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Birmingham Uni. where my youngest grandson studies was good. We went to celebrate his 21st.

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And visiting Ireland for a writing course with Niall Williams, a real adventure and earned some traffic. I went with my friend Maggie who sustained an injury just before we left so it was all a bit traumatic. But we got to Kilmahil at the last minute and I managed to write a poem on the plane on the way home.

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Tending my garden and allotment give me loads to blog about. Quite honestly I am happy if it cheers one or two people along, but in recent months plenty of people tune in which makes it blogging even more worth while.

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On the poetry front I never stop writing but I am not an academic poet and in some respects it would seem poetry is becoming an industry!

But I was poet in residence courtesy of the Poetry School  (Mixed Borders) and  London Open Squares Weekend for the third year running. This  time in Earls Court Square and I was filmed on the spur of the moment for German TV.

Sadly the nearby Grenfell tower had burned down the previous weekend which made it a more sombre occasion but many people seemed to carry on regardless.

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An unexpected pleasure occurred when I was invited to the newly organised Gardening Museum near Lambeth Palace by a lady I met on the bus on the way to the Poetry School.  A real treat.

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hatch partyI’ve just been approached by an organisation that wants one of my poems for children for  educational purposes. Fingers crossed!

I pleased too that after seven years my Pop and write poetry sessions for beginners in a local cafe are still working well.

In retirement I am no longer in the market for expensive courses or festivals.  But one can learn an awful lot by reading and watching/listening to poets on youtube.

John McCullough has however been my main inspiration and sometimes mentor on and off for over ten years, so he has to have a mention in an end of year resume!

Happy New Year to all those lovely people that take time out to view this blog!

An award winning blog  for a ‘blog that brightens our day’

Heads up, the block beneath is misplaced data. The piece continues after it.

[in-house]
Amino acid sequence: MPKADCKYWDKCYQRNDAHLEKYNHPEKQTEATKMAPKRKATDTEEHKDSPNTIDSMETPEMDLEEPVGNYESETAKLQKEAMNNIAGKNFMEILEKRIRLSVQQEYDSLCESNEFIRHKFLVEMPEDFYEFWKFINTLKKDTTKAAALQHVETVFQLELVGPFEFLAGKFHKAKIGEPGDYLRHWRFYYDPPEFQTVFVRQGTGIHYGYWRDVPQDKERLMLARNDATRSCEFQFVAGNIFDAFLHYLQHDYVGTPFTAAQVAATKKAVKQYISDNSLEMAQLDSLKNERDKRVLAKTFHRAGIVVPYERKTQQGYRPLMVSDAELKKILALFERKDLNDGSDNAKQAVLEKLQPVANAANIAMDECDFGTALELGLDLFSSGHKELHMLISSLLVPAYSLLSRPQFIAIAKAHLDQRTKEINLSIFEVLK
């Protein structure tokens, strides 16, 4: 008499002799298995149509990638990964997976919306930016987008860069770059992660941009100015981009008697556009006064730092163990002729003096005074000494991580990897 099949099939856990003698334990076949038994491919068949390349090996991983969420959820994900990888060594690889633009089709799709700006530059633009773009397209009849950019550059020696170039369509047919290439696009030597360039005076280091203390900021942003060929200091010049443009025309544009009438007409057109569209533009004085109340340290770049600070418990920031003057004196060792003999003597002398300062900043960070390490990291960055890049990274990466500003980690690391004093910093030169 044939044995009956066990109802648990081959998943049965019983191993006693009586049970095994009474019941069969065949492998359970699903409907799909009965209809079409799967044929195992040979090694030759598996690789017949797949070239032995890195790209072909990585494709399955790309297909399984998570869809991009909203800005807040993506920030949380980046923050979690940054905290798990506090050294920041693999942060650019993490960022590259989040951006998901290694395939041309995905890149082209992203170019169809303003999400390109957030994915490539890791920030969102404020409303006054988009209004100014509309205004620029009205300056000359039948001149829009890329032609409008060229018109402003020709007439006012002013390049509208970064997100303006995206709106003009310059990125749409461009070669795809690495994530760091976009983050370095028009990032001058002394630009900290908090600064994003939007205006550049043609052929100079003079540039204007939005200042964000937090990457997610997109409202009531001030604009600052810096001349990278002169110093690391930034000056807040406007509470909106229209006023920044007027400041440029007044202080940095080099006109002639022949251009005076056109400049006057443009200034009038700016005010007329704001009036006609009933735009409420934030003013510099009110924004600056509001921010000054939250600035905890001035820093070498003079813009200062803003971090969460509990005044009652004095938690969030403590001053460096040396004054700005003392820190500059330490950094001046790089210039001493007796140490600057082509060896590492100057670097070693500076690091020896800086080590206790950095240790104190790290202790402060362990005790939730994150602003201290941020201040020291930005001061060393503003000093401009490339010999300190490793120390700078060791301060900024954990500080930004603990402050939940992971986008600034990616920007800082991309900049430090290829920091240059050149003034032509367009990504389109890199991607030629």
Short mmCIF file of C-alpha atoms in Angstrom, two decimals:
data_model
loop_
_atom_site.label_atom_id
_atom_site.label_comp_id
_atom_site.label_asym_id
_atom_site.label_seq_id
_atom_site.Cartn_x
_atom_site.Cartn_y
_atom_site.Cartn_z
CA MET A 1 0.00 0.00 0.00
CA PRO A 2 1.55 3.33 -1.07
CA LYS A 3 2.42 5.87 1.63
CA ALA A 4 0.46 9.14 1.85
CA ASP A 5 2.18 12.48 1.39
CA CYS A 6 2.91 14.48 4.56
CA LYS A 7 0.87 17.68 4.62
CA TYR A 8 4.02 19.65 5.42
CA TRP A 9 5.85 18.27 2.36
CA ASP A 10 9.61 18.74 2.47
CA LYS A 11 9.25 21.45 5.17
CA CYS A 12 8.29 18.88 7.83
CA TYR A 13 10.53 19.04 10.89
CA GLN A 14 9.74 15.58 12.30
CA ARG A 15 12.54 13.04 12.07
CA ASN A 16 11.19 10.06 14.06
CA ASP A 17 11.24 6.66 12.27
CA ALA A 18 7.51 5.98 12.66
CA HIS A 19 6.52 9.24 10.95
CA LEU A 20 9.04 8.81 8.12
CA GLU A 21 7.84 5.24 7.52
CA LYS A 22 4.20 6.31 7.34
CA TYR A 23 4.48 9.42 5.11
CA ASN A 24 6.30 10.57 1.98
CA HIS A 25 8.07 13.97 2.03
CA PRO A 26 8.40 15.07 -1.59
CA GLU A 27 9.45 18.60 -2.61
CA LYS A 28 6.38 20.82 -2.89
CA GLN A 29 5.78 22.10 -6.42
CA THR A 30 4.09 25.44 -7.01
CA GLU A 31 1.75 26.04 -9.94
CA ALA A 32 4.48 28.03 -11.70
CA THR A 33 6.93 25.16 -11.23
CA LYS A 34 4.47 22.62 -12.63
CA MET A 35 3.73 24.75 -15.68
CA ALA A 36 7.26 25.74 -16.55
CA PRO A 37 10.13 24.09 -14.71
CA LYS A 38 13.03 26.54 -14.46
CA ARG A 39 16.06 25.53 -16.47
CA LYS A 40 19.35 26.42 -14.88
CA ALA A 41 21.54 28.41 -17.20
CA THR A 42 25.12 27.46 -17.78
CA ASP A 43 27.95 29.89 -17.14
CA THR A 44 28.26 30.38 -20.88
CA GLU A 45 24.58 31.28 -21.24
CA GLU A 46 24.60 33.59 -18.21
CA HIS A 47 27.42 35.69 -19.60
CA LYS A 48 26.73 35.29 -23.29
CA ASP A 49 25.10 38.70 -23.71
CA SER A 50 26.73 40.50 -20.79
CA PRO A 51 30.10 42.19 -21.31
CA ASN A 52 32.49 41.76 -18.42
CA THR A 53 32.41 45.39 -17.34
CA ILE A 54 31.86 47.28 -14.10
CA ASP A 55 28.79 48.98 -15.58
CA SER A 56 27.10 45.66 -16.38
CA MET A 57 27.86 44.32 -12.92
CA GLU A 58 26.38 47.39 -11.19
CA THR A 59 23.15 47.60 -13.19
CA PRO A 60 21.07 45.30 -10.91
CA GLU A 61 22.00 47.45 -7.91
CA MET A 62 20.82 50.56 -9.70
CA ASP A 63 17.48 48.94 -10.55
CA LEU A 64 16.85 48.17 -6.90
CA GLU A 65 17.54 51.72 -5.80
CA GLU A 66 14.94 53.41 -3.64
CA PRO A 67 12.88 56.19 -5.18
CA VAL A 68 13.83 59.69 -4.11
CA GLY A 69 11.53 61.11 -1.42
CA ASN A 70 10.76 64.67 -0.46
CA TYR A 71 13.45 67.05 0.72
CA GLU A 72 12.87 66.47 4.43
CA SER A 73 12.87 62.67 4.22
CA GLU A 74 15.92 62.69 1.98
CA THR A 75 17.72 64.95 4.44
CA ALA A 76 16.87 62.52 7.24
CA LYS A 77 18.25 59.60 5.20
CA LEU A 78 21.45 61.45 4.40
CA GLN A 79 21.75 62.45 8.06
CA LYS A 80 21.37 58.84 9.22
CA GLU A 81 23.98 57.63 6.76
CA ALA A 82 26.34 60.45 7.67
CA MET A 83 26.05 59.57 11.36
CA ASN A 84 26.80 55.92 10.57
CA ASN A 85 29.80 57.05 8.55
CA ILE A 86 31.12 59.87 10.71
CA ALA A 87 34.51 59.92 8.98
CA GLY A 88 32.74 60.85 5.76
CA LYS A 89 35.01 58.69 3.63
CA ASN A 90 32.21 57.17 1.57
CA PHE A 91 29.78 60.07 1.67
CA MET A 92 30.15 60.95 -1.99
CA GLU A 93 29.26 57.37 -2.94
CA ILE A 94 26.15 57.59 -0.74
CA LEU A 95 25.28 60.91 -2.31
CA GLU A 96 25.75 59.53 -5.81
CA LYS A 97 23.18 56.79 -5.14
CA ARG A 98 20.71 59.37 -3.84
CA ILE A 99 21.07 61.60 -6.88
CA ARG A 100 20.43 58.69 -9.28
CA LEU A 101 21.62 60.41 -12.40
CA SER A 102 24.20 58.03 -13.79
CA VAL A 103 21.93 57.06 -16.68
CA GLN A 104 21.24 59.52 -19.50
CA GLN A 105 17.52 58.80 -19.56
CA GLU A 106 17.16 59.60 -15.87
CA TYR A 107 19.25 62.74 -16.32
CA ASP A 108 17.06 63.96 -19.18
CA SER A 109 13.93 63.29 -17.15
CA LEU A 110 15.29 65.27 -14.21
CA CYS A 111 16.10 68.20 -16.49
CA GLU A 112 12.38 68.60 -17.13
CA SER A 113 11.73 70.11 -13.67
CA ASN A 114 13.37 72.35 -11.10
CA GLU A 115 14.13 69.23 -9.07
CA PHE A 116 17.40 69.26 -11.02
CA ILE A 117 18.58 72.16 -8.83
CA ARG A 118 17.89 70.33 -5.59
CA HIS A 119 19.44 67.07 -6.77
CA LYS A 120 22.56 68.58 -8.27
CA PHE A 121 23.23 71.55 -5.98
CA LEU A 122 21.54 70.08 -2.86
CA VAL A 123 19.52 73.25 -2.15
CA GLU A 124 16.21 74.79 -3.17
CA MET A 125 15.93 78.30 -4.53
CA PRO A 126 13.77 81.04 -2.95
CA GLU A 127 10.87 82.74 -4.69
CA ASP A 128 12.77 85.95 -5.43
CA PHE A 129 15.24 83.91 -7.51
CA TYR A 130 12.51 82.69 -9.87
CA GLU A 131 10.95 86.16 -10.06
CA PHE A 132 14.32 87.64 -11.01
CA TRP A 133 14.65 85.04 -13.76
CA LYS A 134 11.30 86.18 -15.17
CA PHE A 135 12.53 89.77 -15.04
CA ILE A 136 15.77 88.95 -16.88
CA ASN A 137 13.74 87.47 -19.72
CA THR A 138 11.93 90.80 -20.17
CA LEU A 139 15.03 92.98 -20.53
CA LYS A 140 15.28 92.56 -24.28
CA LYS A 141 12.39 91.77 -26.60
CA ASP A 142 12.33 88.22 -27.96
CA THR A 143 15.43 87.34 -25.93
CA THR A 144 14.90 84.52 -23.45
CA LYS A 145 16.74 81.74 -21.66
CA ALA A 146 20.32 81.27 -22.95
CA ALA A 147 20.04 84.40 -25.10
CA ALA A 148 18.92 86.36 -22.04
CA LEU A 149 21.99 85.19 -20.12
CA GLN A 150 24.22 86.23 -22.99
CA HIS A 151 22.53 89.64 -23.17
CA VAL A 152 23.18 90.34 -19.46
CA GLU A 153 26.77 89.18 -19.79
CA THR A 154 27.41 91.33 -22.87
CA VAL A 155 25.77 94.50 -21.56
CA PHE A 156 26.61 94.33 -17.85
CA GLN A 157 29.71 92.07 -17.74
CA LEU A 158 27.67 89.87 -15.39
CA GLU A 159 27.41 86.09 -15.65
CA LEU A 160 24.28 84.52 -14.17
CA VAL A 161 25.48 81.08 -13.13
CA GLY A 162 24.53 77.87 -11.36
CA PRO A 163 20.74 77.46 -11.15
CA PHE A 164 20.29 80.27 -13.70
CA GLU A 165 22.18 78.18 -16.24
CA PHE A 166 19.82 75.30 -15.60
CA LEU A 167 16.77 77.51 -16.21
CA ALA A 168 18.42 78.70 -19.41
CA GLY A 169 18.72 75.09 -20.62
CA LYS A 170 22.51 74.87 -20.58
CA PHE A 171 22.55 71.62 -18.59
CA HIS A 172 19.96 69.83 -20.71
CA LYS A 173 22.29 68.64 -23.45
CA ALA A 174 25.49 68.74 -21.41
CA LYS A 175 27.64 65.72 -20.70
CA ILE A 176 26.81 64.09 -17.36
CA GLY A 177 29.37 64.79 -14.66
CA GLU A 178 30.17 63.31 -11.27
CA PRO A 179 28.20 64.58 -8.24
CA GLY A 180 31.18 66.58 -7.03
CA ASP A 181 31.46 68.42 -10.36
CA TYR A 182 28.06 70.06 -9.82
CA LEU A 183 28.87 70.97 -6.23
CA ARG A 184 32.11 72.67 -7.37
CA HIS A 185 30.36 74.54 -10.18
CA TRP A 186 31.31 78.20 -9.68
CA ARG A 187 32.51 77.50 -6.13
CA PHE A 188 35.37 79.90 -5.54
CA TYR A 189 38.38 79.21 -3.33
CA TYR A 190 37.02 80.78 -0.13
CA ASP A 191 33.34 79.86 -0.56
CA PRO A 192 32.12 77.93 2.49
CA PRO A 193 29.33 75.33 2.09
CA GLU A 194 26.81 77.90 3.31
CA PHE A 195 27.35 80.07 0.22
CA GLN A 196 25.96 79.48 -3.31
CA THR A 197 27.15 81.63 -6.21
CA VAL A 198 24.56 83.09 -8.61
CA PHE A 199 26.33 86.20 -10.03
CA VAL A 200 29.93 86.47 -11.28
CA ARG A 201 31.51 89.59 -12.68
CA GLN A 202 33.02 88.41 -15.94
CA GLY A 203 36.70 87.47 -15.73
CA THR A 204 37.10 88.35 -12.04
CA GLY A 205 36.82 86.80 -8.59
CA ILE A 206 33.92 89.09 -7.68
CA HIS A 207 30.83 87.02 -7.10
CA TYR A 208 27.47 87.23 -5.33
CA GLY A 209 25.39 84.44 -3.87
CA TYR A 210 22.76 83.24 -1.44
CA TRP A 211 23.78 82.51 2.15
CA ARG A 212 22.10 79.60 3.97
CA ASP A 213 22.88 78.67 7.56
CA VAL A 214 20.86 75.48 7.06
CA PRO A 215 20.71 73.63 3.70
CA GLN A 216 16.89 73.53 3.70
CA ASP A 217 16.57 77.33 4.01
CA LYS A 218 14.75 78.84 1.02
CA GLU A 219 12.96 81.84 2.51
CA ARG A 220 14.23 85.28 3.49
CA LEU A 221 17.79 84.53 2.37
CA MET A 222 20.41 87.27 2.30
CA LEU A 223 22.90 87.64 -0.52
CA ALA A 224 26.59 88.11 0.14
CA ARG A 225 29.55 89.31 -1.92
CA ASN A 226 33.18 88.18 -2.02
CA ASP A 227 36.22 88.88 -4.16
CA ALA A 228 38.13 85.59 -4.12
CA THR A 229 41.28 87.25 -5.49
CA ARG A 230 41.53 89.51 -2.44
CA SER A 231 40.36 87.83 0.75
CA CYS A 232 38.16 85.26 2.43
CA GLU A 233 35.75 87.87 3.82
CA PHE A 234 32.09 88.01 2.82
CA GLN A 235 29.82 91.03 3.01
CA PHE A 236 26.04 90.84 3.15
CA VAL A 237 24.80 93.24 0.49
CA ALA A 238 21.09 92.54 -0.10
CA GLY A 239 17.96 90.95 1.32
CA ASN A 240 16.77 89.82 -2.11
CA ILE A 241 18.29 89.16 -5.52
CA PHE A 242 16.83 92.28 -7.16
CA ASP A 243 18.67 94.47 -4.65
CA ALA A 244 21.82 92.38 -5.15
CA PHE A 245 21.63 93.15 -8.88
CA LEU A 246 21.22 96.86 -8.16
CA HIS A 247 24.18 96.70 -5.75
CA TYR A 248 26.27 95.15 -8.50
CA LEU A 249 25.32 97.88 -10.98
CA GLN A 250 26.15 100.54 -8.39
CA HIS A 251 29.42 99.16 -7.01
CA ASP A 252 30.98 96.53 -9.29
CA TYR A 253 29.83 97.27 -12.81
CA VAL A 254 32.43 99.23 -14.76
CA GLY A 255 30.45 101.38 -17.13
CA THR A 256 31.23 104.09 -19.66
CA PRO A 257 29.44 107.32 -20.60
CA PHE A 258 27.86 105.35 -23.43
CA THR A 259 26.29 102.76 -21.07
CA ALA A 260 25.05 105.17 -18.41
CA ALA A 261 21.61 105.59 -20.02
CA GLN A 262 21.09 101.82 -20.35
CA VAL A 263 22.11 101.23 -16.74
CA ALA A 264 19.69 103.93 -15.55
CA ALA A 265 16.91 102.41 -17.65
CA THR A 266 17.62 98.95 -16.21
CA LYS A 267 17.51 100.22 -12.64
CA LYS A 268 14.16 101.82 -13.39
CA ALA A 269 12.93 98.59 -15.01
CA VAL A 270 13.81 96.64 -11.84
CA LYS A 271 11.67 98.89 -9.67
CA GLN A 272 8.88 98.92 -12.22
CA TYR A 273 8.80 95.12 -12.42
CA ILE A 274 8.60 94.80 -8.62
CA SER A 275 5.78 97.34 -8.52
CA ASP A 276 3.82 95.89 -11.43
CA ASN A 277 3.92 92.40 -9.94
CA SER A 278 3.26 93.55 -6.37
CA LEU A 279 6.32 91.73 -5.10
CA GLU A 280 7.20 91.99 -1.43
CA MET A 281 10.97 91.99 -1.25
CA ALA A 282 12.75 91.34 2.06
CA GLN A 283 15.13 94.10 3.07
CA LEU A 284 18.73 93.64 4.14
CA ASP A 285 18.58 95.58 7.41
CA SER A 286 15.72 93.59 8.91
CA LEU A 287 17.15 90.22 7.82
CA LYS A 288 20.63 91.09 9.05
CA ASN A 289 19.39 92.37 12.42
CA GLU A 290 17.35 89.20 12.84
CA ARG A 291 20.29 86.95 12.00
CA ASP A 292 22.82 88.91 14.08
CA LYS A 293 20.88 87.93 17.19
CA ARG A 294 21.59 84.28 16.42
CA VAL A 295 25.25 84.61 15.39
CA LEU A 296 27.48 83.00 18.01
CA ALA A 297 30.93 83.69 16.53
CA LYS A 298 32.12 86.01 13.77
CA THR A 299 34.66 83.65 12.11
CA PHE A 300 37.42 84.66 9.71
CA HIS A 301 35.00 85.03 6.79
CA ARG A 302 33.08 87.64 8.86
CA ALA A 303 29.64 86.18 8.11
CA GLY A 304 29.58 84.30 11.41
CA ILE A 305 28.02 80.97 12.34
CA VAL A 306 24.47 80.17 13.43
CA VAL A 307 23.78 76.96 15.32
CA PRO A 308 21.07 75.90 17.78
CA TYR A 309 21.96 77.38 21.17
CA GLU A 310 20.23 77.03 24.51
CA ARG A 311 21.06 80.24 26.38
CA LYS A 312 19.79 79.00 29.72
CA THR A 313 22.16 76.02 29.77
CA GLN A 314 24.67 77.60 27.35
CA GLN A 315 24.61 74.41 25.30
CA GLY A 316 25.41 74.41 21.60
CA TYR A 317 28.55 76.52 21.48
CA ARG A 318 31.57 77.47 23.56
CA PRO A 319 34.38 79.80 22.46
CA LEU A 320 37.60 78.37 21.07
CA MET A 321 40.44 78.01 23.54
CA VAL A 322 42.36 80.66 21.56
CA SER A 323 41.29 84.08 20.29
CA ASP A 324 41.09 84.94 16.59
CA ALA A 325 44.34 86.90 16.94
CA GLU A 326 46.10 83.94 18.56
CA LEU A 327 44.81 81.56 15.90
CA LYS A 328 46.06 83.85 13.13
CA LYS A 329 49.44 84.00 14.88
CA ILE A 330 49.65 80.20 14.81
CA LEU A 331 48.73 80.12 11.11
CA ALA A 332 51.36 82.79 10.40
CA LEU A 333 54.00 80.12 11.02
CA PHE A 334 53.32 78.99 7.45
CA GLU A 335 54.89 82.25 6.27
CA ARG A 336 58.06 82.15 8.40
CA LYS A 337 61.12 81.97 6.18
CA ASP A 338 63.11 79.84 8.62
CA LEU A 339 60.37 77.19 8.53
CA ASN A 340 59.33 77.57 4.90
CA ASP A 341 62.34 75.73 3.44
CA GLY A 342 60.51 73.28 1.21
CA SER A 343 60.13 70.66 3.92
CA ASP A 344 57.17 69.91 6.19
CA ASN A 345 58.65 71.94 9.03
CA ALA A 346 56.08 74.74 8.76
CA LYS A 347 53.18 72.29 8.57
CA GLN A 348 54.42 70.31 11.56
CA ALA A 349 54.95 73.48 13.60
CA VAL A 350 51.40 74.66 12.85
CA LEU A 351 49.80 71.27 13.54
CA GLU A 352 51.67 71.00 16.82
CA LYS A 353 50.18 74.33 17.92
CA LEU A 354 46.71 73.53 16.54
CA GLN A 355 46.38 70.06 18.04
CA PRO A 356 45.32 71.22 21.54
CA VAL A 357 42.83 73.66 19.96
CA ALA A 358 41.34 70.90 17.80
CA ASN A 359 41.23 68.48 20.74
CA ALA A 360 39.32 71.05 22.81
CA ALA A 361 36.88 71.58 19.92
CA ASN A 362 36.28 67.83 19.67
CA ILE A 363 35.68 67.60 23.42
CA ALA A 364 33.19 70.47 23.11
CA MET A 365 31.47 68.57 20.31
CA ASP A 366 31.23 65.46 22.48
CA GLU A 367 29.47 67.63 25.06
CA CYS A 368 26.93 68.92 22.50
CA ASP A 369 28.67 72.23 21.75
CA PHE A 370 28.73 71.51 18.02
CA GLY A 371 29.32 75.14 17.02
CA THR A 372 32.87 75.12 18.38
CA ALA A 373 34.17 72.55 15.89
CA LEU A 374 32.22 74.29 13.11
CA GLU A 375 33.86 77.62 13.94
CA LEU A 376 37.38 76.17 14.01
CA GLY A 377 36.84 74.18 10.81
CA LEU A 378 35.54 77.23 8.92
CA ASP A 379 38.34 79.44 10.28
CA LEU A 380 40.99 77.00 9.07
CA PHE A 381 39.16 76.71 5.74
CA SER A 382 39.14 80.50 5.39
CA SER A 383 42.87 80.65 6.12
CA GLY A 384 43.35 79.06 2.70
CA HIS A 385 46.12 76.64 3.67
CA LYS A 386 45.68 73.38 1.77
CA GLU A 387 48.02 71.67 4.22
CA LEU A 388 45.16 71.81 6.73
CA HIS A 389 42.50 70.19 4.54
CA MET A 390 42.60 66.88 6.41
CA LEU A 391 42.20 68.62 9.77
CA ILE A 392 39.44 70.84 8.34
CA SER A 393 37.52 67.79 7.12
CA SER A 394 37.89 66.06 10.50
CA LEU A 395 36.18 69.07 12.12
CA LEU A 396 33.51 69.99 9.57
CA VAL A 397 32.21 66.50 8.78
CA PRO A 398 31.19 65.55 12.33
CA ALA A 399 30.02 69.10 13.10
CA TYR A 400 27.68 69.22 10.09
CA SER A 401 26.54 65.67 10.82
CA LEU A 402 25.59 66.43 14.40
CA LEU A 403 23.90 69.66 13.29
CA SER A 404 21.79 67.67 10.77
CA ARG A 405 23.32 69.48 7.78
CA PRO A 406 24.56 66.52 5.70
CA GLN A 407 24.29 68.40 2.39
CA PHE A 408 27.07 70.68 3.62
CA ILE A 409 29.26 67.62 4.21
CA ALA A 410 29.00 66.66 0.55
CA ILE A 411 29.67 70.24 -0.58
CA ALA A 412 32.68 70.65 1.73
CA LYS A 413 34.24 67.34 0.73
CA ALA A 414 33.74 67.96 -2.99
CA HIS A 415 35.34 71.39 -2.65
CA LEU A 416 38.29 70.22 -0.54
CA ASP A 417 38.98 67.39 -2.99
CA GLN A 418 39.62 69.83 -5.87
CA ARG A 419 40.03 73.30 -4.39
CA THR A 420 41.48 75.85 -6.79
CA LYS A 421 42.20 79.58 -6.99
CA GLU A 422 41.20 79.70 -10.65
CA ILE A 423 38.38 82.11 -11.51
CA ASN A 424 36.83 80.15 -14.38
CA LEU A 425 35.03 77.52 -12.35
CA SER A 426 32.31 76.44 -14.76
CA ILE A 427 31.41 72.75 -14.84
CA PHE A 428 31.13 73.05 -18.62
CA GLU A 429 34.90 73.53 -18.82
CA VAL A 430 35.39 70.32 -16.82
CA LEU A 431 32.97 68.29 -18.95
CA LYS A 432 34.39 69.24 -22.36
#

On the eve of All Hallows on Kilmahil Hill 
(for Maggie)

The angel with white wings calls us in.
We enter humbly by the back way,
walk through sturdy brick monuments
with unreadable names,
the recent in black slate with gold lettering.
Bright posies in the light of death.

We wander in silence past the fading momentos
where a fallen angel lies on a bed of pebbles
knocked over by the Irish wind.
We set it to rights, continue
in the shadow of the surviving wall
of a once thriving village church.

We see the ghosts of old traditions,
the coffin rocking gently on the cart,
the mourners walking slowly in a long line behind.
Rows on rows of gravestones like an army
of forgotton souls, turn right and here is the
all-forgiving figure of the sacred heart of Jesus

He guides us past the elaborate sculptures,
The pale pastel colours softening the way
of the Stations of the Cross.
Oh, unbeliever that I am, are you not moved?
The winged healer at the Holy Well,
the blue and white Archangel Michael.

The story of the travelling pony,
miracles and revelations, a  bed of roses
with just one tiny audacious deep pink
thistle hiding in the neatly cut grass.

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Teaching gypsies – lessons learned and a poem or two.

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Memories of teaching gypsies on a permanent site in South London in the 70s have never left me. I did it for four years and it was one of the best jobs I ever had. They were so resourceful and not at all like the negative way in which they were often portrayed.

I have just found these sketches I did at Appleby Horse Fair when clearing out for the New Year.

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I was once invited to join go their annual break to the fair where they would trade their horses and do a bit of dealing. It was such a unique experience I went back several times over the years.